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Beware of alternative debt options

Beware of alternative debt options
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An investor with a moderate risk appetite and a medium to long-term horizon could take an exposure up to 10% in the portfolio

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The interest rates have been on a south bound journey for the last couple of years and pandemic only compounded to the bottom. It's not an endemic to India, but most of the world has been on this path for the last two decades. The productivity gains and deflationary pressures have had a tremendous impact on the interest rates across the board, a phenomenon seems to remain, at least looking from the experience of the developed world.

This has put stress on the investors who were looking to eke out income from interest earning assets. The continued falling rates would favour the borrowers, but impact the lenders/savers, who make less returns out of their investments. It has altered the behaviour of some of the conservative investors and has led to overstep on the risk boundaries. Particularly, senior citizens and other conservative investors are forced to seek investment options that have a relatively higher risk profile than they're otherwise comfortable with, for generating an additional return.

The favourite among the conservative investors was and has been bank fixed deposits. This is evident from the enormous chunk of individual savings that these occupy. Of course, they come with a convenience of easy process of deposit/withdrawal, paperwork and trust of the bank with a fair amount of regulation and supervision. Despite the tax inefficiency especially with investors at higher tax slabs and lower real returns (inflation adjusted), they remain popular among most investors.

Possibly, the next best thing comes through the option of debt mutual funds, though, there are multiple variants serving various purposes (depending upon the timelines of the investors). The underlying asset among all these funds mostly being same, the structure, time horizon and investment mix calls for better understanding of the constituents.

We very well know that India is a capital starved nation, but with a high requirement of capital as the infrastructure is being developed. The government spend increased, but is insufficient relative to the demand, the gap was earlier funded by financial institutions and Non-Banking Financial institutions (NBFCs). The collapse of IL&FS and the amplified scrutiny of Reserve Bank of India (RBI) in identifying the non-performing assets (NPA) has only constrained further infusion of the capital into these sectors. This re-evaluation of exposure to infrastructure projects has aggravated further leading to imbalance in the capital inflows.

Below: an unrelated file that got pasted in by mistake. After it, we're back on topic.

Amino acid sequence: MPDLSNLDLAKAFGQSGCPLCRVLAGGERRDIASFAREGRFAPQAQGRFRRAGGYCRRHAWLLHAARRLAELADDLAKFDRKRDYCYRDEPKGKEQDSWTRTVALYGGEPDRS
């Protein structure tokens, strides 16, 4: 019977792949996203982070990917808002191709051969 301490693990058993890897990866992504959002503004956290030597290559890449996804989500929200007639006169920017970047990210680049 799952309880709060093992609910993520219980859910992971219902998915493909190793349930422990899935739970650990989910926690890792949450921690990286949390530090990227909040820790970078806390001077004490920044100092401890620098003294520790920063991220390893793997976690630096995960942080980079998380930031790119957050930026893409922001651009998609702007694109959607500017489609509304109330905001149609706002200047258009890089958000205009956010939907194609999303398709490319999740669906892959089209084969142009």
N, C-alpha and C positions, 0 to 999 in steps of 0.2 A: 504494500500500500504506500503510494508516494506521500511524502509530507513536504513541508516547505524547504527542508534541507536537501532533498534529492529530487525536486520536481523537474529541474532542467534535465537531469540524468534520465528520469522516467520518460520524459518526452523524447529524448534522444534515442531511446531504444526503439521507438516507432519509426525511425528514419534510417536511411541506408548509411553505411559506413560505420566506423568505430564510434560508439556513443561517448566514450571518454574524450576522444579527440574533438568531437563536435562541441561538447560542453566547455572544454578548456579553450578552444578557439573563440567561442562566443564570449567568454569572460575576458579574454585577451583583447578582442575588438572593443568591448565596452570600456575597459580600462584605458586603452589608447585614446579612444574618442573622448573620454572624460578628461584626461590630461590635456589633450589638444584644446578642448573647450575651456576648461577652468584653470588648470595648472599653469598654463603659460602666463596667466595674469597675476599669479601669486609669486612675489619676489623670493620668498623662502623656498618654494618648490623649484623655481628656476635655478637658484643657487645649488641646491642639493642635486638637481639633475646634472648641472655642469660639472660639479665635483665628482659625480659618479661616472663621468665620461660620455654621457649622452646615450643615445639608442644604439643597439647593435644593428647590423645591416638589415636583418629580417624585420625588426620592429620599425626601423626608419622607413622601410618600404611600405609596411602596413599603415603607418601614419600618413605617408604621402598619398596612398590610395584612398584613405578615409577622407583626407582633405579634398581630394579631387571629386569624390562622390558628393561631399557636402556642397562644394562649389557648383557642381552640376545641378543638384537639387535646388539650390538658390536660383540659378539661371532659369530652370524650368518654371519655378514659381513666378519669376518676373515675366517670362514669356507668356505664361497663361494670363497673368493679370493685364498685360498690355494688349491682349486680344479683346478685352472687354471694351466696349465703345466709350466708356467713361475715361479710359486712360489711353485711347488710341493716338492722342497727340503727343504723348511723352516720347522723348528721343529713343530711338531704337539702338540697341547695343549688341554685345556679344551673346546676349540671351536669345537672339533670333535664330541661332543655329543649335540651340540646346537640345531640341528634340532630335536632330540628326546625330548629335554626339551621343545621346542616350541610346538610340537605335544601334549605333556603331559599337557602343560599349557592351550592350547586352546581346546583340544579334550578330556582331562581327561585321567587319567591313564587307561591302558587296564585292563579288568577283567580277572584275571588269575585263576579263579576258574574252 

Infrastructure Investment Trusts (InvIT) are designed to address this gap by allowing the infra developers to monetize their assets to raise capital. These are trusts, registered with the Securities Exchange Board of India (Sebi), hold the operational infrastructure assets with consistent cashflows, while the investors in these are allocated units through public or private placement. These are an intermediate between debt and equity, assist in deleveraging the balance sheet of the infra companies. The unitholders (investors) earn revenue through annual distribution of dividends and/or interests. Sebi has levied certain guidelines to bring transparency and uniformity in the way InvITs are operated.

Listed InvITs are required to maintain a maximum leverage ratio of 49 per cent and could be increased to 70 per cent subject to a post-listing track record of six continuous distributions to the unitholders. These instruments currently have been concentrated mostly in the space of roads, power and telecom sectors. The regulation demands that the portfolios should contain at least 80 per cent of their investment in operational assets and also ensure a minimum of 90 per cent of the free cashflows are distributed to the investors.

The minimum subscription amount for a publicly listed InvIT has been amended by Sebi from Rs 10 lakh to Rs 1 lakh making it suitable for retail participation also. However, these products are not a direct alternative to the debt options. Though all the current listed vehicles bear AAA rating and so solvency risk is limited, the risk of payment (cashflows) is not guaranteed. The other risk is the ability of the sponsor (issuer) to scale up the offering cost effectively and at an economical rate. To sum up, an investor with a moderate risk appetite and a medium to long-term horizon could take an exposure up to 10 per cent in the portfolio.

(The author is a co-founder of "Wealocity", a wealth

management firm and could be reached at knk@wealocity.com)

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